top of page
  • Madison Spies

Review: "We Are Not Machines" - Jupiter Winter

Jupiter Winter We Are Not Machines Cover Art

A hard-hitting piece of indie pop paradise has graced the music scene with Jupiter Winter’s “We Are Not Machines”. This casual but inviting, drum-laced song describes the joys and woes of being human at a time when the world felt both standstill and on fire. The story behind “We Are Not Machines” comes from Jupiter Winter’s brainchild, Lelia Broussard. Although the song draws you in with its pop complexion, its timing and purpose goes far beyond the sole discussion of human emotion and how it impacts us all. Broussard wrote “We Are Not Machines” in 2020 after the global outbreak of COVID-19, detailing all-around struggles felt at this time and discussion of a foundation for hope. While Broussard’s lyrics have deep relatability, they’re inspiring as well. With phrases such as, “ease the pressure,” and, “maybe it’s okay to feel what you feel”, strong feelings of warmth & support, as well as a motivational push, are laid out for embracement. Personally, these lyrics brought a specific image to mind. I pictured a dear, trusted friend appearing before me, with their arms outstretched, waiting to give me a hug that we’ve both needed. That’s what this song embodies as a whole.  

While listening to “We Are Not the Machines”, I (pleasantly) could not put my finger on what the track reminds me of. Many elements, such as Broussard’s mixed vocal range and the level of relatability the lyrics offer, draw me to artists like Phoebe Bridgers and The Japanese House. Although on the other hand, aspects like the mix of supporting electronic instruments brings my mind to artists like Bleachers and Clairo. With the level of complexity put into this song, along with the quality in its sound, Jupiter Winter’s sophisticated pop transcends barriers put up against some areas of the pop scene today. While some areas of differing music genres are stuck in a rut, where the audience is left with no real connection to the music, this bite of indie-pop not only connects you to the piece but gives you something of substance and quality to listen to. I’ve noticed that I sometimes catch myself waiting for the “good parts” / more interesting pieces of songs to start playing, instead of just embracing what detail I’m given in the moment. With “We Are Not Machines”, it’s obvious that there is an attention to detail given here that translates throughout the song, rather than care being shown in varying, specific areas in the track.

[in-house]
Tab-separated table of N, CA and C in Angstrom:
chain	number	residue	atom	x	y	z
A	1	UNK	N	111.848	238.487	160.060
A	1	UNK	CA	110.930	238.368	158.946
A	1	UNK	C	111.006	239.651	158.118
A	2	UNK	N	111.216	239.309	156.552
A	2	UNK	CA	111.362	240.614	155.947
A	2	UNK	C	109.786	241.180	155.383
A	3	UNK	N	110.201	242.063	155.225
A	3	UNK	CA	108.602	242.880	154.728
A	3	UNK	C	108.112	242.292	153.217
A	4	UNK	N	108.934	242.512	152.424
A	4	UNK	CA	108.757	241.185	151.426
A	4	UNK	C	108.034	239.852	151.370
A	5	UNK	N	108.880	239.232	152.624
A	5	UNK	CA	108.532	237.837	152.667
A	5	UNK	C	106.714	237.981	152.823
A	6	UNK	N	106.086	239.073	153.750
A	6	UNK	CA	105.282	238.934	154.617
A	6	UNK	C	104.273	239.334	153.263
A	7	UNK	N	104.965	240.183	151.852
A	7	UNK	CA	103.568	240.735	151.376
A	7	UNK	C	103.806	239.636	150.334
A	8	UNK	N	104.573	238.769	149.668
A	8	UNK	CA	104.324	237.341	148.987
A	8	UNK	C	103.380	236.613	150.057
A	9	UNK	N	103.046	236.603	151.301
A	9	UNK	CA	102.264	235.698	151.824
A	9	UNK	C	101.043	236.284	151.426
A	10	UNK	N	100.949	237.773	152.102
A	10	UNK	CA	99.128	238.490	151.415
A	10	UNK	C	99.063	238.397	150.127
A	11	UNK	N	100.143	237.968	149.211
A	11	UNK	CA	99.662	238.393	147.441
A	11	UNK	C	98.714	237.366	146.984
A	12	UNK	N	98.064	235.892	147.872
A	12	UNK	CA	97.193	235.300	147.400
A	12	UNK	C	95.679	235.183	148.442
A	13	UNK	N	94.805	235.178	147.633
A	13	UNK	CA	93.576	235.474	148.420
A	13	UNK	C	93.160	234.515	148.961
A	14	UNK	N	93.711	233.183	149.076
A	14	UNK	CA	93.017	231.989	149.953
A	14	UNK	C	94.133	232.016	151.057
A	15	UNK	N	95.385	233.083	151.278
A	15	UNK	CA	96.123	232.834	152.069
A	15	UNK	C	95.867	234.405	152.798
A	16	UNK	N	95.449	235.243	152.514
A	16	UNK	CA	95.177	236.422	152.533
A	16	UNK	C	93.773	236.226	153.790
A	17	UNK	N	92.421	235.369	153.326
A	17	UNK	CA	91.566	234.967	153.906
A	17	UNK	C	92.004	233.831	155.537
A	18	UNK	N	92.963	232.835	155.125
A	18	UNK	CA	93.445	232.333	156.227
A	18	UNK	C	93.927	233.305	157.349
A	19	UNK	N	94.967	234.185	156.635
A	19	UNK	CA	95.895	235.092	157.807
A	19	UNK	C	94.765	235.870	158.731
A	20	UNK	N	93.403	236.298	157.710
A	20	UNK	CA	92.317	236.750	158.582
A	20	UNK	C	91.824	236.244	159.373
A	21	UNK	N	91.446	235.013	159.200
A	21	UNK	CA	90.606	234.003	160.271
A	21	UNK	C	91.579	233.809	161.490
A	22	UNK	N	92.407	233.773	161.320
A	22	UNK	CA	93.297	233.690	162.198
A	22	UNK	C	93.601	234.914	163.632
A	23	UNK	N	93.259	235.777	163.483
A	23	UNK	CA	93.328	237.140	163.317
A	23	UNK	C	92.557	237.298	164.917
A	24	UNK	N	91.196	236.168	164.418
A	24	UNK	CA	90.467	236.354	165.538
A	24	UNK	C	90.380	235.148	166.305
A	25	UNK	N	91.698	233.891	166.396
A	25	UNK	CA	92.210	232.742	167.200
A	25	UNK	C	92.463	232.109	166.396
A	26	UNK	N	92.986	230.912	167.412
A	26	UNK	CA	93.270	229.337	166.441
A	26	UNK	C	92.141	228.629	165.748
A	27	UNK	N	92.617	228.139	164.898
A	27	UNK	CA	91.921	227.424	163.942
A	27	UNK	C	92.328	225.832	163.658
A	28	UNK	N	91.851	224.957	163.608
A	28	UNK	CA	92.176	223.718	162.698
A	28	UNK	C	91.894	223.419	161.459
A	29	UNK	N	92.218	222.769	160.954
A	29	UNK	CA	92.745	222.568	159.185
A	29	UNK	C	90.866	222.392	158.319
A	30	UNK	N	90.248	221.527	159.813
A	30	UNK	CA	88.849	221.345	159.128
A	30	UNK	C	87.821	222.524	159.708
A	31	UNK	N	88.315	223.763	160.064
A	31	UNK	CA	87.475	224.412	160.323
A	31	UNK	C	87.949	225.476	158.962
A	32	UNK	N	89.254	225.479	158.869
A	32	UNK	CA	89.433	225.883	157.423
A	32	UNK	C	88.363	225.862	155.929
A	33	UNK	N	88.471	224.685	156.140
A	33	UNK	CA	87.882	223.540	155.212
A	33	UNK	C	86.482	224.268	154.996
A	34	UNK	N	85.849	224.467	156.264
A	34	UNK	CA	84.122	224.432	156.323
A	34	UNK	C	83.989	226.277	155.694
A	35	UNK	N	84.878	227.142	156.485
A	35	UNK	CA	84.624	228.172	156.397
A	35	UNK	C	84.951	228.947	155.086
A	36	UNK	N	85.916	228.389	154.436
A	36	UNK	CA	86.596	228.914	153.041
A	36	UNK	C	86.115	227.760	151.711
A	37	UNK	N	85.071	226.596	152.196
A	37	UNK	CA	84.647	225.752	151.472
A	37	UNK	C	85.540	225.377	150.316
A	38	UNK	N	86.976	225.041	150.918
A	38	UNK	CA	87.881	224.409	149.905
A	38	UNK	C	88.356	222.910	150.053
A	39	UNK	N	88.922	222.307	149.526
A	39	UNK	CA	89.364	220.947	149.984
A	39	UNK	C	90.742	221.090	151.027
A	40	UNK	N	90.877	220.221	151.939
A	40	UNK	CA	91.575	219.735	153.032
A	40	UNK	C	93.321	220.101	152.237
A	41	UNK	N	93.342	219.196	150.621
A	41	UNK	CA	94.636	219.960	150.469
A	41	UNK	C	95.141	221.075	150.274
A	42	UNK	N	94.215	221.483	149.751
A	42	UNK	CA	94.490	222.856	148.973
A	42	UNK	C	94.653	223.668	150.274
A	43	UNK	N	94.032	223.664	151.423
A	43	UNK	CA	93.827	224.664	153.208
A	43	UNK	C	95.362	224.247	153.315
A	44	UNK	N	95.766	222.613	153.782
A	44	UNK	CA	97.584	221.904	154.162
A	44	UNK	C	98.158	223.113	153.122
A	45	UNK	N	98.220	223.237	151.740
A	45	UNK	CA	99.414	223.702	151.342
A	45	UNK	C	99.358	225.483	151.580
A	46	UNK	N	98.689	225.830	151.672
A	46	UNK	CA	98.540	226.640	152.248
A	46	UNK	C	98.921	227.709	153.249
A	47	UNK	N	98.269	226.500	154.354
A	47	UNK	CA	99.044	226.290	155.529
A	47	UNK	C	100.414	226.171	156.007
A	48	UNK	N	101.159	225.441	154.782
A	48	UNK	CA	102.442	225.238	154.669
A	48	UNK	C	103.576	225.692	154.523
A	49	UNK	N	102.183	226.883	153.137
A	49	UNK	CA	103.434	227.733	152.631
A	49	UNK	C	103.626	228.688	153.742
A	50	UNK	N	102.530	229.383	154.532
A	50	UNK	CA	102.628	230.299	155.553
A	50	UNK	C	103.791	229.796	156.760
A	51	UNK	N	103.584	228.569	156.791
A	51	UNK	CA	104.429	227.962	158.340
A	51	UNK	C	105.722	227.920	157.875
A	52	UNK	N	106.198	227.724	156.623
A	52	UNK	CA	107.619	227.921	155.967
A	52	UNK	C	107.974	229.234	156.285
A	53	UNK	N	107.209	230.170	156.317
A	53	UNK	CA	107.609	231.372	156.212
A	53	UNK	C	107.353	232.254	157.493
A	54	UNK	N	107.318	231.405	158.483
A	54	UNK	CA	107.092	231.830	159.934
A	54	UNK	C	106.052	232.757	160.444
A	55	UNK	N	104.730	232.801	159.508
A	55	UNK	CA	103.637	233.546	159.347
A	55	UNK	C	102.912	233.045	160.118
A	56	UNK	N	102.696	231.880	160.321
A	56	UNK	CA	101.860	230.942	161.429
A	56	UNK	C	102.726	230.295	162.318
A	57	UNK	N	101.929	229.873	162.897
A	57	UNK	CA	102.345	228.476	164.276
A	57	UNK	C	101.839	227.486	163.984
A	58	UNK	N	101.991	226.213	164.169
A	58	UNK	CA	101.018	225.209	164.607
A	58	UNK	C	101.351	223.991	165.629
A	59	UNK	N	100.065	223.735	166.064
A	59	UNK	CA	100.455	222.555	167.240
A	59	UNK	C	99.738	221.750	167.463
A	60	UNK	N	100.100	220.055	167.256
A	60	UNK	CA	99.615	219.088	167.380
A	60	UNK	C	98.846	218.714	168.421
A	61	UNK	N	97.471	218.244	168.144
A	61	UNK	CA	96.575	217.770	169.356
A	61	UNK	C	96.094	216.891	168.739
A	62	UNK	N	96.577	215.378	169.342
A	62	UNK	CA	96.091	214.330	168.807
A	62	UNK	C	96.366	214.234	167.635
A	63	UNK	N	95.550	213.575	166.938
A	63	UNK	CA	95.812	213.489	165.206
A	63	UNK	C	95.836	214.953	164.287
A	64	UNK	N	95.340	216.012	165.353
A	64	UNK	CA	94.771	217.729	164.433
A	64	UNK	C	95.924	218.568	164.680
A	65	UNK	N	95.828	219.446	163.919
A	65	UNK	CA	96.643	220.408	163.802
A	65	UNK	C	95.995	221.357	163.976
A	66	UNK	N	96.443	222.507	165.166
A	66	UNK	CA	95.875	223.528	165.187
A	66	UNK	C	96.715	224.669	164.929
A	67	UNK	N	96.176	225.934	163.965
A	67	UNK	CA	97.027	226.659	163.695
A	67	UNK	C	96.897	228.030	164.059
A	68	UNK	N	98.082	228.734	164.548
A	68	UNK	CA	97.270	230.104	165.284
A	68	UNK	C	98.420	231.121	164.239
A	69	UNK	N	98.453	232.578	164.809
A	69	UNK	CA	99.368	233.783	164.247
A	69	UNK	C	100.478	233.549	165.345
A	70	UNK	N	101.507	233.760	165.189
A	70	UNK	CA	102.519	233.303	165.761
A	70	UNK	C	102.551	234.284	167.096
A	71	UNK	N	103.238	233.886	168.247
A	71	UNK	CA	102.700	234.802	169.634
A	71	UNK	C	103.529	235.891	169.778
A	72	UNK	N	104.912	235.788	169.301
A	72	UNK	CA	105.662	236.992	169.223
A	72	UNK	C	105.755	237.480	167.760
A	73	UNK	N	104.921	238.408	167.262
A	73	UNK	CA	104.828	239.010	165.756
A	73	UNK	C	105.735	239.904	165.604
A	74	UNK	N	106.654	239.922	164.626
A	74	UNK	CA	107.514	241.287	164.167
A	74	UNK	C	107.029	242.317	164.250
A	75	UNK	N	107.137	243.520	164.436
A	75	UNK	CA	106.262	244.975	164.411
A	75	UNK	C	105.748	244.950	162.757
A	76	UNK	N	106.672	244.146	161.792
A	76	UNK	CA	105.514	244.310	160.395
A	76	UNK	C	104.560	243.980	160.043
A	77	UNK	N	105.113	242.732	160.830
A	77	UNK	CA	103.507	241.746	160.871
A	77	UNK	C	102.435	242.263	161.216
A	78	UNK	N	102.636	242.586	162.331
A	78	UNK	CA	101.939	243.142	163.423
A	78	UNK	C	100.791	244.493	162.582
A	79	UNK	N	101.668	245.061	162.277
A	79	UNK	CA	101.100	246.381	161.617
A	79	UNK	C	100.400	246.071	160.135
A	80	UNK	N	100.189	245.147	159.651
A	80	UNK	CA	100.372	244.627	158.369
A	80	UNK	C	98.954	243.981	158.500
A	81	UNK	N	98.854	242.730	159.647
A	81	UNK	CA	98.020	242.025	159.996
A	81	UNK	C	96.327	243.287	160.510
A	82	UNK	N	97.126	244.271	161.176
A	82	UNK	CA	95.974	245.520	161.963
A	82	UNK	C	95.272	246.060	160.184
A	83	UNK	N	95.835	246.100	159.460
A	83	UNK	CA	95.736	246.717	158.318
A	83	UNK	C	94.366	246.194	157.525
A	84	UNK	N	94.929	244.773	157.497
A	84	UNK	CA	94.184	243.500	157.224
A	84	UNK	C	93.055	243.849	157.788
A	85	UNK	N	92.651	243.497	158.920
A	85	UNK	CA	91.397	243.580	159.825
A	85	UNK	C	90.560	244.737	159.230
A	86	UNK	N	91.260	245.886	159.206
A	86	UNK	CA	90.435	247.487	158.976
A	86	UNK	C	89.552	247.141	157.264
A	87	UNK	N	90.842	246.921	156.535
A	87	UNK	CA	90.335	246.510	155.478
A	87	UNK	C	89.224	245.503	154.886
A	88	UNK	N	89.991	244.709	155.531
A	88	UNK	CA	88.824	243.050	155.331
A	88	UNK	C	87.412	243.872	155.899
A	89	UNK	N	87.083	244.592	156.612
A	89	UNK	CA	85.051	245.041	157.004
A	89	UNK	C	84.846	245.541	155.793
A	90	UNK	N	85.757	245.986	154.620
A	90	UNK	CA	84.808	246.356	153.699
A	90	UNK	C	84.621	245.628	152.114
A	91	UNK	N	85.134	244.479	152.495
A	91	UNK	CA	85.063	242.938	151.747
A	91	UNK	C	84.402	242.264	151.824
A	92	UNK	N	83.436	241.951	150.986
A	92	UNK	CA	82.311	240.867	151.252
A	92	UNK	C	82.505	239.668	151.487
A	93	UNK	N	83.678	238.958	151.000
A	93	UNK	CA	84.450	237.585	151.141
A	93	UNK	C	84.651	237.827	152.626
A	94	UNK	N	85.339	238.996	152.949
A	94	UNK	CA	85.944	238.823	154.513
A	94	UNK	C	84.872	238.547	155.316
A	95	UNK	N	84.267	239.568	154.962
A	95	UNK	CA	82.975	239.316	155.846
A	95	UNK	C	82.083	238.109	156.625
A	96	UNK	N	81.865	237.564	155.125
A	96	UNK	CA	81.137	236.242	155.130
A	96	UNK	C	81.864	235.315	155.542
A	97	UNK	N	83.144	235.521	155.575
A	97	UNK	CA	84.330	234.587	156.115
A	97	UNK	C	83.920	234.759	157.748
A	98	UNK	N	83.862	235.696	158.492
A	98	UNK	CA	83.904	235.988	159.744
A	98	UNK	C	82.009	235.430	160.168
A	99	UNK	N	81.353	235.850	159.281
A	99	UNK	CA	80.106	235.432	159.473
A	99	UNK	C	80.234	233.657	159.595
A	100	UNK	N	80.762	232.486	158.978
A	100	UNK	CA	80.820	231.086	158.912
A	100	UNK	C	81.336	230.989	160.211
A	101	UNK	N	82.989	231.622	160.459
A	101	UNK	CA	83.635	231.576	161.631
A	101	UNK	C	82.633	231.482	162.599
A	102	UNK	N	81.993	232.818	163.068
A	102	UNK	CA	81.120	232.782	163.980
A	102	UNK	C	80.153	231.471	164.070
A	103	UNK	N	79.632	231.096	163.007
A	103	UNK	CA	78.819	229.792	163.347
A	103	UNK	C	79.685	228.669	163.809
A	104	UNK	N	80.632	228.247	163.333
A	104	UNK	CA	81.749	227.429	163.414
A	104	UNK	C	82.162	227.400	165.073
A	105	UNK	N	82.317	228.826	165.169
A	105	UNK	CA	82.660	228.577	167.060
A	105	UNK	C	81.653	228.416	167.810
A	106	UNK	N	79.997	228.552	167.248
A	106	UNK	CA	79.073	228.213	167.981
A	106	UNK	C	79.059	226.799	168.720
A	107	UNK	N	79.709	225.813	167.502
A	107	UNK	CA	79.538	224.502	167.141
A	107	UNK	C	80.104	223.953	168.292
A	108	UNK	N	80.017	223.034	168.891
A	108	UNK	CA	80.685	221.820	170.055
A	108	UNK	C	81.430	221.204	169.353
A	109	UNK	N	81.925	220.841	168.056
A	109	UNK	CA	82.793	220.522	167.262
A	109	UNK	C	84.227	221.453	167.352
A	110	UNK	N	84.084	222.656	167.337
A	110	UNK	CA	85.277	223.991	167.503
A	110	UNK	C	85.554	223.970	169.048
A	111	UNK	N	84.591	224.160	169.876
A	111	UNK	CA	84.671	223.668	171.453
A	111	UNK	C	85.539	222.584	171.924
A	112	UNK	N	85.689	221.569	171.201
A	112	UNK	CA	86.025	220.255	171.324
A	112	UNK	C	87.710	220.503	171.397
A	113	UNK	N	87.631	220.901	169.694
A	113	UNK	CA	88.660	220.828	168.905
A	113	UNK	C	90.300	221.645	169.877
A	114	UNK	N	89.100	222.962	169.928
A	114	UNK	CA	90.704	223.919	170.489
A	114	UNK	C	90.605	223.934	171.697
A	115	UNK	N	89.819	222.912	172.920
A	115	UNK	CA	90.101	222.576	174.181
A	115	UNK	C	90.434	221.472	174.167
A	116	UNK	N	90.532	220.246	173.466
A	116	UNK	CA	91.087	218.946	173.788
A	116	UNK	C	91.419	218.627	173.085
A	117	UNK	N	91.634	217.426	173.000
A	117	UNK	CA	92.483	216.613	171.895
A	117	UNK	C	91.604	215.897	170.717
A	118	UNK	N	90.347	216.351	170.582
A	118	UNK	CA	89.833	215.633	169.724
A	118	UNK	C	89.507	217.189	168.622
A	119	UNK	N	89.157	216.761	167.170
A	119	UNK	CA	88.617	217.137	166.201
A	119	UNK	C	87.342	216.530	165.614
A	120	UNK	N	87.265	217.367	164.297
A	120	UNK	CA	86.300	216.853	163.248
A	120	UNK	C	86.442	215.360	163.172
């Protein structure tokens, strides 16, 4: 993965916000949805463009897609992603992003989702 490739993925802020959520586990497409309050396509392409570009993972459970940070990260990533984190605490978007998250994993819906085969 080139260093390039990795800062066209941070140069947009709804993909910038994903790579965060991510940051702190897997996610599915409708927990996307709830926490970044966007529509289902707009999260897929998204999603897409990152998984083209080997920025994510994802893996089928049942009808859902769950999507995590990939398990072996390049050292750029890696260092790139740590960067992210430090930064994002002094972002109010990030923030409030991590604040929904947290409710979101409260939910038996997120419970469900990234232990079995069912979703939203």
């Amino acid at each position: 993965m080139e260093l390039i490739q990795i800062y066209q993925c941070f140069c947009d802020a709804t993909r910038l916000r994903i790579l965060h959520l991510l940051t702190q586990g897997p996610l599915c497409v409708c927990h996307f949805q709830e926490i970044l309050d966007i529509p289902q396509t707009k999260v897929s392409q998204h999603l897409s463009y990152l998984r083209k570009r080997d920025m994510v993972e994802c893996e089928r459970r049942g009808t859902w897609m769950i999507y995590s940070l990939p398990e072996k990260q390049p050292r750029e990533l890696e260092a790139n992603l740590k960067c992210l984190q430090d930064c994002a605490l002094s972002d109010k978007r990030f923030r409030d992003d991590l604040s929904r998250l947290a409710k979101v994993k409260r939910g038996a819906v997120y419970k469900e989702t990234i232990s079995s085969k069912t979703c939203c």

Jupiter Winter is the LA-based artist led by Lelia Broussard and Royce Whittaker, her creative partner and husband. Broussard is a singer-songwriter, multi-instrumentalist, producer, and seasoned artist. In 2015, after Whittaker decided to relocate from Canada and join Broussard in California, they transformed their home studio into the space that would propel Jupiter Winter forward. In addition to Jupiter Winter, both Broussard and Whittaker are members of the synth-wave band The Midnight. They not only were performers for The Midnight’s latest album titled “Monsters”, but were writers & producers as well. While their creative abilities are brilliantly showcased in The Midnight, Broussard and Whittaker’s personal and bonded journeys are shown in their music created as Jupiter Winter. Their music goes beyond the surface of pop music and provides a level of reliability that other areas of music are lacking in at times – making them a beacon to watch for in the realm of pop music.

Written By Madison Spies



bottom of page